Strength Basics

Getting stronger, fitter, and healthier by sticking to the basics. It's not rocket science, it's doing the simple stuff the right way. Strength-Basics updates every Monday, plus extra posts during the week.

Monday, October 31, 2016

Mike Guadango on the STRONG Life Podcast

My friend and my physical preparation coach, Mike Guadango, was on Zach Even-Esch's STRONG Life podcast.

STRONG Life Ep. 101: Work Ethic & The Mystery Of Coaching Athletes

They cover a lot of ground, from Mike's background to his approach to training athletes. Mike is a very intelligent guy and well-spoken.

Zach is a great guy himself, and the source of a wealth of helpful information for trainees, coaches, and gym owners.

Thursday, October 27, 2016

Training Beginners - Boring?

One of my clients remarked to me the other day, "This must get boring." This meaning what? "Beginners."

Actually, no. For me, it never gets boring.

Literally, never.

One of my friends trains athletes pretty much exclusively. He teaches running mechanics every week, year in, year out. Jump mechanics. Landing. Cutting. Throwing. You name it, he teaches it. Does getting amateur and professional athletes better get boring? Not to him. He clearly loves his work. I'm the same way with teaching the basics to beginners. You watch someone go from totally unable to do something as intended to getting it done.

I've coached people from being unable to balance on one leg to single-leg squatting. From being able to do only a single pushup on a 45 degree angled barbell to multiple pushups off the floor. From in pain constantly due to muscle imbalances, excess weight, and nagging chronic misuse of their joints to remarkably pain-free movement. It's not magic - I'm not a doctor, I'm not doing surgery, I'm not prescribing medication. I'm just teaching movement within the bounds of what you can do now and expanding those bounds.

I get great satisfaction out of my role in helping people get back their athleticism. Or get back their movement. Or learn how to do some basic exercises, learn the gym lingo, and go off on their own with improved confidence.

When someone goes from "can't" to "can" you've been a part of giving them back control of their lives they had lost. It doesn't matter if that loss was due to misuse, neglect, or misadventure. It's giving someone the knowledge and the specific steps to succeed.

I put food on my table and keep a roof over my head with my training knowledge and my time. It's not just a hobby, it's a passion. It's work, but it's work I love to do. I chose this career and I enjoy going to work and giving people the tools and knowledge they need today to get them one step closer to the tomorrow they want.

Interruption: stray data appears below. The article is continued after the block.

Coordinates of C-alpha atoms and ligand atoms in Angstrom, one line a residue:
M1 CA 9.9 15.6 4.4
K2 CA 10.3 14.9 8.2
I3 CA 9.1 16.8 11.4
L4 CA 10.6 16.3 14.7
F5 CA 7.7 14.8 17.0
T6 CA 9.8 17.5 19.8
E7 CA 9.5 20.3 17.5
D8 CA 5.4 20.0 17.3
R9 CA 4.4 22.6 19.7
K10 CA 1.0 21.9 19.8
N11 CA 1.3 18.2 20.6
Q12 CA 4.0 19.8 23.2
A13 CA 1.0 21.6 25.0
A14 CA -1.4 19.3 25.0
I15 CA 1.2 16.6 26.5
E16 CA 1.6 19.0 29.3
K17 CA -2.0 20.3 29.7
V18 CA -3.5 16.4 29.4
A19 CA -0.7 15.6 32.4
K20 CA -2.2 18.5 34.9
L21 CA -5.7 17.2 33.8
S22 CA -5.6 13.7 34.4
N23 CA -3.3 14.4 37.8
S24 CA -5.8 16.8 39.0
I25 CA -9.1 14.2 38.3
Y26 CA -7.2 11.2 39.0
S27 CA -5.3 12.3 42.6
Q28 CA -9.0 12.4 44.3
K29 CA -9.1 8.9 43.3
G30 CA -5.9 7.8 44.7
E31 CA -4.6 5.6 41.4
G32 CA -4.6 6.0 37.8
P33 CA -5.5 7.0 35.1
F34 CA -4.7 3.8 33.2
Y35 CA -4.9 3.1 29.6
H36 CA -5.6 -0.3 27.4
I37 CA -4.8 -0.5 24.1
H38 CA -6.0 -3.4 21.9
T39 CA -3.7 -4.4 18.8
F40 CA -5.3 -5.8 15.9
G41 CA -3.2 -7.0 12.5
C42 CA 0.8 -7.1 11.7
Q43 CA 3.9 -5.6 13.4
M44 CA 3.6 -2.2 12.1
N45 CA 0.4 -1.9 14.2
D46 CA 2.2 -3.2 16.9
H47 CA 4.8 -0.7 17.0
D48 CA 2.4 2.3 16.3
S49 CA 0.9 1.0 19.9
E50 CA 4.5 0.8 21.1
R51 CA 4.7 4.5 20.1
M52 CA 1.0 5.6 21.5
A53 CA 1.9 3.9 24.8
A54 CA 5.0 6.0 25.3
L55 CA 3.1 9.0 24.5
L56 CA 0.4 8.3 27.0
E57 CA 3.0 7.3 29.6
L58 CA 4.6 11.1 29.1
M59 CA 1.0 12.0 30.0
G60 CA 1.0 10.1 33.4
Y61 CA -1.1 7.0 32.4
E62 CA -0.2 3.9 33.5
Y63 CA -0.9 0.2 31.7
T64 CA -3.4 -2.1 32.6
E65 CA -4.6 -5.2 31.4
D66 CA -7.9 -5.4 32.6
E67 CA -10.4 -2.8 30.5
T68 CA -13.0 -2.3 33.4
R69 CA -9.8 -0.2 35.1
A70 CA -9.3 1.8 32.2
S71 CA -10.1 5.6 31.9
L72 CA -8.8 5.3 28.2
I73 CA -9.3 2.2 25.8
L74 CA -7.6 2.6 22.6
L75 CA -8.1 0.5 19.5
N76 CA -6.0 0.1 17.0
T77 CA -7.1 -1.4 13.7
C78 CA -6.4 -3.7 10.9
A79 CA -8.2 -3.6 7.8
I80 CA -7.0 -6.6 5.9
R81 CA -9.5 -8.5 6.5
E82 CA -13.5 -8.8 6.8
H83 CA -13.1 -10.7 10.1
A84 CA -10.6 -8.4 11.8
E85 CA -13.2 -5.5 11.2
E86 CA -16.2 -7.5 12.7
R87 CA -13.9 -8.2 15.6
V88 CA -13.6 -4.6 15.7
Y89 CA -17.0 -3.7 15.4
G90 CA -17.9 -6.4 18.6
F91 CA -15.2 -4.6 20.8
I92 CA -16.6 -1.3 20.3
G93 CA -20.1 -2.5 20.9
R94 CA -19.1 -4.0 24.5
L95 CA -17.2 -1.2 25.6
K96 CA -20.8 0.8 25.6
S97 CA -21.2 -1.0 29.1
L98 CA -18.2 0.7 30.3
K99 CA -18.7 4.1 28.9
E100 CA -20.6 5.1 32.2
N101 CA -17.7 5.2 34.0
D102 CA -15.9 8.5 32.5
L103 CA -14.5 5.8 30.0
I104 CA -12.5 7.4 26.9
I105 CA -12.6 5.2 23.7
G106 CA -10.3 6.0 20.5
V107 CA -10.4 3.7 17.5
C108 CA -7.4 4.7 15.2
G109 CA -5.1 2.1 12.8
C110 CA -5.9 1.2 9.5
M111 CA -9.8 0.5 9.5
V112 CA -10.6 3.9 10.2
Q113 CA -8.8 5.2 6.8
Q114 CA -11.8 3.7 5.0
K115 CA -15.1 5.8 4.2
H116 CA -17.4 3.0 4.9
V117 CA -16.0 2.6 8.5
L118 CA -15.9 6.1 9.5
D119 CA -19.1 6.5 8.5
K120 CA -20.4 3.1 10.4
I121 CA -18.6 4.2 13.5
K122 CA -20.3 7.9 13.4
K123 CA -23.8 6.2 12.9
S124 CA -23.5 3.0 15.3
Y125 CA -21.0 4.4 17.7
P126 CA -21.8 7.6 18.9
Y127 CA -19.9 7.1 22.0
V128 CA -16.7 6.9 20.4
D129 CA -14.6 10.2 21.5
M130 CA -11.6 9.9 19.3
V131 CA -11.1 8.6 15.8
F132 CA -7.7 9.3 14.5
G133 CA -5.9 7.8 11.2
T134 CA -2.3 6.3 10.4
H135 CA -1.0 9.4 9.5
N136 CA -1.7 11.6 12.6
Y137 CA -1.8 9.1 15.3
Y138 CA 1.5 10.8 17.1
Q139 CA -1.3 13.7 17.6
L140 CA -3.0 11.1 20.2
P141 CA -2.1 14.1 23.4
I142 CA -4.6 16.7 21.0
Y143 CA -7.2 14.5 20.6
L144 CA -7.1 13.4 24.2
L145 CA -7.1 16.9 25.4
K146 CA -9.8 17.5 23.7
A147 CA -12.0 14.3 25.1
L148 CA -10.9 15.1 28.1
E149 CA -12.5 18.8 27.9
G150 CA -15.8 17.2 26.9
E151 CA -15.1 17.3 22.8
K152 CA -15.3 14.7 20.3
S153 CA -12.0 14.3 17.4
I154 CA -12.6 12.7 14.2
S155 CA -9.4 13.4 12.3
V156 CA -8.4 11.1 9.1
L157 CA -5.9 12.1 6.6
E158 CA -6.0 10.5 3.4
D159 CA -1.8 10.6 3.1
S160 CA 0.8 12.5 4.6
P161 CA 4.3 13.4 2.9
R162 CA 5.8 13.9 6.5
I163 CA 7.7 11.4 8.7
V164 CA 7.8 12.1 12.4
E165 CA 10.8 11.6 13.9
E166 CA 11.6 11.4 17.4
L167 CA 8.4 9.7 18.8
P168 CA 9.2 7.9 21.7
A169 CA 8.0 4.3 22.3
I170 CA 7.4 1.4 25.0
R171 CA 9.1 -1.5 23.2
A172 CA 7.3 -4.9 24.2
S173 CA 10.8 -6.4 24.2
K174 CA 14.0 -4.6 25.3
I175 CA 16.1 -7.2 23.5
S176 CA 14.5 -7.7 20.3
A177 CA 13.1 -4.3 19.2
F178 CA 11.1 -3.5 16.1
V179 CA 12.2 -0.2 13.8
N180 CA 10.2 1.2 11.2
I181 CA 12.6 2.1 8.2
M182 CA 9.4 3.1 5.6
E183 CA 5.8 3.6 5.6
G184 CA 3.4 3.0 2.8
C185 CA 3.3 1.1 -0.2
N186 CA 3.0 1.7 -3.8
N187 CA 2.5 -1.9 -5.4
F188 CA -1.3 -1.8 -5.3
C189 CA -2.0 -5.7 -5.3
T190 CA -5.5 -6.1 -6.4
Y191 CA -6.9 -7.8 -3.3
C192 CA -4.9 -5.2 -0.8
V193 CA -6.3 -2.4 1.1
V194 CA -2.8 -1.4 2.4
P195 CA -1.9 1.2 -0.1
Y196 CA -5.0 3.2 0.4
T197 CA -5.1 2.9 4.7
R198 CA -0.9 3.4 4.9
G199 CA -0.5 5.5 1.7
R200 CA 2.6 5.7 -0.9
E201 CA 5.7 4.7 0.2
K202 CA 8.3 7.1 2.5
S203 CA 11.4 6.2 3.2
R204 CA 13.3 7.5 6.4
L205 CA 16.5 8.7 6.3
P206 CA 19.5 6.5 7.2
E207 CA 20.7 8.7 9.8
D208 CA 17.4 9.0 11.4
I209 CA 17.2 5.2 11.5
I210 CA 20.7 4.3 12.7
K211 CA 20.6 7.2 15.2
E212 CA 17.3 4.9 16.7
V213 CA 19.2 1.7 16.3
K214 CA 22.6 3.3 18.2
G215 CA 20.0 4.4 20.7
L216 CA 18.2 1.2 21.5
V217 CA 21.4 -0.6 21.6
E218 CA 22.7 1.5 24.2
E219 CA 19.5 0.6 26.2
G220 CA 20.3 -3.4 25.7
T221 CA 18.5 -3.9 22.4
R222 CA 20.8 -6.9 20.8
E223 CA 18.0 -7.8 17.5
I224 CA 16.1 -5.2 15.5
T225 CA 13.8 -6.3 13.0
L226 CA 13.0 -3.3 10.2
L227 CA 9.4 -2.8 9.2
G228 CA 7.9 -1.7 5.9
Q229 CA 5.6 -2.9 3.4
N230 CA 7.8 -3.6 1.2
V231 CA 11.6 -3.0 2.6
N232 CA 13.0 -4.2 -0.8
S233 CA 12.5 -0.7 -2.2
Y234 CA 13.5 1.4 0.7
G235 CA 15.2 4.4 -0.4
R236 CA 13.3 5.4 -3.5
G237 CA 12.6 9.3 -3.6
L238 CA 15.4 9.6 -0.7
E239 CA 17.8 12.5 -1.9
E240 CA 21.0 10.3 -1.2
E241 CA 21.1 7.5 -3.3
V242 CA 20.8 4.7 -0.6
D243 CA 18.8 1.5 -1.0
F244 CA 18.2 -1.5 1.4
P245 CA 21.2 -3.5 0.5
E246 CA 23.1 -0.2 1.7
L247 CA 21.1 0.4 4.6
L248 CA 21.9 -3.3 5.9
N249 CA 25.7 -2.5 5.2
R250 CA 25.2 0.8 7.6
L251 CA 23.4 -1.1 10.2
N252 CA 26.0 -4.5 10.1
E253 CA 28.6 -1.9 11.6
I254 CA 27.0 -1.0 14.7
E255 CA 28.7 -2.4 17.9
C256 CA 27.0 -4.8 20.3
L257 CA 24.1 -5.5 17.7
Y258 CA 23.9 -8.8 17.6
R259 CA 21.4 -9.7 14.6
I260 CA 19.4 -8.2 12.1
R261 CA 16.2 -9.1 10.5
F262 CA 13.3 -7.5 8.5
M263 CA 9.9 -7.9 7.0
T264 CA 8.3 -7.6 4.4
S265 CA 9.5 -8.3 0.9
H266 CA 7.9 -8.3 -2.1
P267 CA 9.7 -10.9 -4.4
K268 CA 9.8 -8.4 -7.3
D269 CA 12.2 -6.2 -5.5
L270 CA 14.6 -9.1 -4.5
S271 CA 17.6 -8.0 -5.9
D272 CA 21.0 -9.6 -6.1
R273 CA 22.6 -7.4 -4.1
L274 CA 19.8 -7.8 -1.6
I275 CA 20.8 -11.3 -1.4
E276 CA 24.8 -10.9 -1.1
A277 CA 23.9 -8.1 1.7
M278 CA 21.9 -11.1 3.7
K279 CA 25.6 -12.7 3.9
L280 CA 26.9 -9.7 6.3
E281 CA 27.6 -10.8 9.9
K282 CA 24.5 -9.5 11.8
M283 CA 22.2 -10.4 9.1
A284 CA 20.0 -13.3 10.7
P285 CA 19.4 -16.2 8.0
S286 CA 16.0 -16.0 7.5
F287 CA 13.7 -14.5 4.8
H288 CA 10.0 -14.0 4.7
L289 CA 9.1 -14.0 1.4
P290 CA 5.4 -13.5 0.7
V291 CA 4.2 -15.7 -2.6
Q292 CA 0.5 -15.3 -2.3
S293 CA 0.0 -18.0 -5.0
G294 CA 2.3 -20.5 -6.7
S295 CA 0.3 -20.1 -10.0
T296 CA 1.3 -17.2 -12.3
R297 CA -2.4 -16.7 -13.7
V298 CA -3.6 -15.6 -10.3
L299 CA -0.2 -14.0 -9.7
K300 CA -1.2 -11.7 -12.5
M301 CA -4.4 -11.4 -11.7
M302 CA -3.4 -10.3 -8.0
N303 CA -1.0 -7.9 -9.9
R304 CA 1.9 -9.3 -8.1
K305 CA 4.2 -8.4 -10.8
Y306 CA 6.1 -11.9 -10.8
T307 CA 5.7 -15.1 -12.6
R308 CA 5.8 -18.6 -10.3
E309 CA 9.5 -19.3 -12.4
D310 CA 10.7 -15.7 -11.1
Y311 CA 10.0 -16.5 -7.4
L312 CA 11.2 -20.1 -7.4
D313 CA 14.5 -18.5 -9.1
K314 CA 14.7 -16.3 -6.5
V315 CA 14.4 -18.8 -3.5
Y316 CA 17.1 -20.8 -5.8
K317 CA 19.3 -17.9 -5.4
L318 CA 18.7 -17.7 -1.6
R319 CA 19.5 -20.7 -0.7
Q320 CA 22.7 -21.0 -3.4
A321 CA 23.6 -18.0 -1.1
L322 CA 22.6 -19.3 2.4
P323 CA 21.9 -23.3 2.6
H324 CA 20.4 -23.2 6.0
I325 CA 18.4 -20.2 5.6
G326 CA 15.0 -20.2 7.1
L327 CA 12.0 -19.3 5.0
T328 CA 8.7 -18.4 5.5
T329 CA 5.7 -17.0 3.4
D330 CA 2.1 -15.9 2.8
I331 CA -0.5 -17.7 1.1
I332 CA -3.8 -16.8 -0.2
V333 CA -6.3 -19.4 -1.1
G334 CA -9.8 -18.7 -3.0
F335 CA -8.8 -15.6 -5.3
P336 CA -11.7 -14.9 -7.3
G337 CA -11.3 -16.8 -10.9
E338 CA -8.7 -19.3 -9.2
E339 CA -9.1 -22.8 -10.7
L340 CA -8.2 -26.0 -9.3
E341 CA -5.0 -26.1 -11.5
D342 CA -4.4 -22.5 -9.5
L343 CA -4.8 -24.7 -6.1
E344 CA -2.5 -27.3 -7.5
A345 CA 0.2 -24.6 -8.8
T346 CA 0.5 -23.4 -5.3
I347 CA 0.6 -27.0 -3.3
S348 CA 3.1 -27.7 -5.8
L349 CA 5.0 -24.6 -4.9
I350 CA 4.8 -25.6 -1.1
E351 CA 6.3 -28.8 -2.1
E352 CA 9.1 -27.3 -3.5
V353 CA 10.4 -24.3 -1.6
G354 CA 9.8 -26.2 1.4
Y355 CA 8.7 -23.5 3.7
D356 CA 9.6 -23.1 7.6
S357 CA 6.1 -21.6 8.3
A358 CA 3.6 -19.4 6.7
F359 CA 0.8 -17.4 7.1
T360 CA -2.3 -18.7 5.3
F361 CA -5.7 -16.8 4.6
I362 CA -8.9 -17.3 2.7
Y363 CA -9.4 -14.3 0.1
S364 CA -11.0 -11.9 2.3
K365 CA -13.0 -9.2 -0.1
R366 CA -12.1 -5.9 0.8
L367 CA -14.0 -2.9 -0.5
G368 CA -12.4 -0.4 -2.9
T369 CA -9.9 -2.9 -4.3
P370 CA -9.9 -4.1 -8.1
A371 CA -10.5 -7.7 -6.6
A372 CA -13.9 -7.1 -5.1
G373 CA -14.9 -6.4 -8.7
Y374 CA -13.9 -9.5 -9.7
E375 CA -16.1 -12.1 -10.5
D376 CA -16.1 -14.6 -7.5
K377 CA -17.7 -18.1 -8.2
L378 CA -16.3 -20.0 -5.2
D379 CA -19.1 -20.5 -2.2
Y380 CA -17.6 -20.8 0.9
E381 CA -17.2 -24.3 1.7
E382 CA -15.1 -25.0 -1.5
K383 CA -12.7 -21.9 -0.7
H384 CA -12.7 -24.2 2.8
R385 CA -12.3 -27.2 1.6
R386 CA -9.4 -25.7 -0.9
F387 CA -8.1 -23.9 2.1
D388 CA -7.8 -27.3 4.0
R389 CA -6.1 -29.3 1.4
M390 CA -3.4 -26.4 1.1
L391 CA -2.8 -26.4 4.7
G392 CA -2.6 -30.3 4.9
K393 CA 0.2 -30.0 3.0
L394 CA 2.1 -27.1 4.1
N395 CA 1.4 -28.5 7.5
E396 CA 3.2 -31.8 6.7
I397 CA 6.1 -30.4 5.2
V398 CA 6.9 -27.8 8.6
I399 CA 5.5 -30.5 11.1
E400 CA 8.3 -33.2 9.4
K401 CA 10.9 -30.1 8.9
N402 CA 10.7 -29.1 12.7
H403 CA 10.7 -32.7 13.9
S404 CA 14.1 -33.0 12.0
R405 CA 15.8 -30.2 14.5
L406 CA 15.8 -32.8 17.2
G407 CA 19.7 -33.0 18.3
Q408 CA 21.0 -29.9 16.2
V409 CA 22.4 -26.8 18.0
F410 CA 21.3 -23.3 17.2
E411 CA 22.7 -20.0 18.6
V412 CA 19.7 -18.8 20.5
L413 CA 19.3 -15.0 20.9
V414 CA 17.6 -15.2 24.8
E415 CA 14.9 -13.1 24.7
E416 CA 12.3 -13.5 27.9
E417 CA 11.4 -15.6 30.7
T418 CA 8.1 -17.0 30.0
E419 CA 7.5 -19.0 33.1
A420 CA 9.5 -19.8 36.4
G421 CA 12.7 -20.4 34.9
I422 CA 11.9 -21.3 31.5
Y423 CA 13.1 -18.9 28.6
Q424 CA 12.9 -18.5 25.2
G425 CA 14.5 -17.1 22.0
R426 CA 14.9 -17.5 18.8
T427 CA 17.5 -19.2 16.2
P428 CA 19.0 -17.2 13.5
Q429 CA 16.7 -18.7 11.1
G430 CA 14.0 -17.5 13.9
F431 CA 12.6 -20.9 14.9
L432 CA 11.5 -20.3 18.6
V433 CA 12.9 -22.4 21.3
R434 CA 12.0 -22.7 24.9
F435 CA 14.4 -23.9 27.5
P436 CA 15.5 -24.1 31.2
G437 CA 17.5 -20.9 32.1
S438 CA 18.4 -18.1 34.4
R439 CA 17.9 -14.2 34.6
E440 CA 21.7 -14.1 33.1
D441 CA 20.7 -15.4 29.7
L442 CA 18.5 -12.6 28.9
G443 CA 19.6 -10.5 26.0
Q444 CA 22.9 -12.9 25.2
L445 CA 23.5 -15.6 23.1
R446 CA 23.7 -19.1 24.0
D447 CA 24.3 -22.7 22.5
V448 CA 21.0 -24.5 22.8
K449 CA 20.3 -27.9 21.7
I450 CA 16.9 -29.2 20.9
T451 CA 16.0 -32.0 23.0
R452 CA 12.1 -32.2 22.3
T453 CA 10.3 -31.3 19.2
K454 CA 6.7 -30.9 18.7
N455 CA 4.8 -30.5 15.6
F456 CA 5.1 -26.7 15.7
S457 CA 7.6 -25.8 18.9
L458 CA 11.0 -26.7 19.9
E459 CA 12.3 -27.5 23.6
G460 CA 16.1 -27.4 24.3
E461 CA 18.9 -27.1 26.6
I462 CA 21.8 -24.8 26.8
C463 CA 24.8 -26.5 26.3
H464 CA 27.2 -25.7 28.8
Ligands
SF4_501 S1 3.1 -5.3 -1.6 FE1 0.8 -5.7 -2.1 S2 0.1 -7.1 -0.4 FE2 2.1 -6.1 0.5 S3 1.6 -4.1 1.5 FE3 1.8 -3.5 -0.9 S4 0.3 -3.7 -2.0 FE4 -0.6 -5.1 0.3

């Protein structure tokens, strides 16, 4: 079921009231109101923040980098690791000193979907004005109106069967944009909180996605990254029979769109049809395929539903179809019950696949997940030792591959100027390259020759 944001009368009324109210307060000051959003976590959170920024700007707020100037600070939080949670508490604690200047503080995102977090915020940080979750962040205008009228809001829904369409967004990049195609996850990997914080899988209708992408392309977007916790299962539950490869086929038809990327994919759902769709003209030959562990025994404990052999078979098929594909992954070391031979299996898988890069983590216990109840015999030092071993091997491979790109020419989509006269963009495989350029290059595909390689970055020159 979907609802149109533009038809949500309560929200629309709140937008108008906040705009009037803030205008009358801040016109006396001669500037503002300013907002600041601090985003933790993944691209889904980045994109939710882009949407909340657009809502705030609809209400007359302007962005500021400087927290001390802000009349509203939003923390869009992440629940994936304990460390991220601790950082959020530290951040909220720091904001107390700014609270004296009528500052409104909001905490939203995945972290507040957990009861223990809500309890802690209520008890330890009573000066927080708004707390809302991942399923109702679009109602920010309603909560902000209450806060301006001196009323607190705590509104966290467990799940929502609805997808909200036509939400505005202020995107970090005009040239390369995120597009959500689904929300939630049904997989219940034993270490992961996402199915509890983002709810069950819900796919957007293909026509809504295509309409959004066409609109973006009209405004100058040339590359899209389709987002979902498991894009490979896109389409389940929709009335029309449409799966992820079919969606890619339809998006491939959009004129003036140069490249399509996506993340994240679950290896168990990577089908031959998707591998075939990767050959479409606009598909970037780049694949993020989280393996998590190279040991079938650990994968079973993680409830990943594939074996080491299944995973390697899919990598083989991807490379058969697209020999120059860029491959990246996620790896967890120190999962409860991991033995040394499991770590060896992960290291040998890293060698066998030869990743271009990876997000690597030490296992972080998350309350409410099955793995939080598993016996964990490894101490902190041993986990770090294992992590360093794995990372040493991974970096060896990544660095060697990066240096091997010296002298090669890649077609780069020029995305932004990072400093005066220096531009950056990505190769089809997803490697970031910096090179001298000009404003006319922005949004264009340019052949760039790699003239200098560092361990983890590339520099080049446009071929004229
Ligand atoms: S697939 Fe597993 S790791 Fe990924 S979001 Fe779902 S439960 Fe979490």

That doesn't ever get boring for me.

Wednesday, October 26, 2016

Training Women

Not a lot of material aimed at training women accounts for a major difference between men and women - the menstrual cycle.

Nadia Norman addresses this in a well-written and concise and specific article:

How to Work With a Female Client’s Menstrual Cycle for Better Results

If you are a women or train women, this is worth reading.

So is this book by Rachel Cosgrove - but start with the free article!

Monday, October 24, 2016

Reasons vs. Excuses

I think there are reasons, and there are excuses.

A Reason is something you cannot control.

An Excuse is something you can control.

Can't squat because you have a broken knee? That's a reason.

Can't squat because you are sore? That's an excuse.

Can't train because your project at work went haywire and you have to stay until after midnight and then be back in the morning? Reason.

Can't train because you had a hard day at work and feel tired? Excuse.

It can be hard to tell the difference sometimes. The test is simple, though - can you do something about it? Will you?

Will you deal with your muscle soreness and go train anyway?

Will you make up for that missed workout the next available time?

Once you've established something is a reason, you can often nibble away at the edges. For example, I do poorly with sprints. I have exercise-induced asthma, so if I push to my physical maximum running or sled pushing or rowing or whatever, I can stop breathing properly and require medication. It can wreck me for days as I recover. But what I can do - and have done - is push back the margin of how much work I can do before triggering an attack. I've learned where that edge is, and push right up to it. I've expanded my range even if I still have to keep a safety margin.

So asthma is a reason, not an excuse. If I just said, well, I can't go hard on my cardio . . . that would be an excuse.

Accept that which is truly limiting you, but question those limitations. Is there a way around it? If you can't control that, find the next closest related thing you can control and take charge of that.

Friday, October 21, 2016

Goaltenders & Eye Exercise

It might seem odd to think of exercises your eyes, but direct training of vision skills has become a real staple in professional ice hockey.

The NHL website has an article about Michael Cordon (Pittsburgh Penguins, formerly Montreal Canadians) and Eddie Lack (Carolina Hurricanes) that discusses eye training.

Sadly, it's a bit light on specifics beyond testing and doing ball and juggling drills, but it's interesting in and of itself as a concept.

Goaltenders pass the eye test

I have to wonder about how much this will eventually spill over into youth sports, and then, into the general population. Improving visual acuity would have benefits for driving, flying, avoiding vehicles, etc., never mind stopping pucks for a living.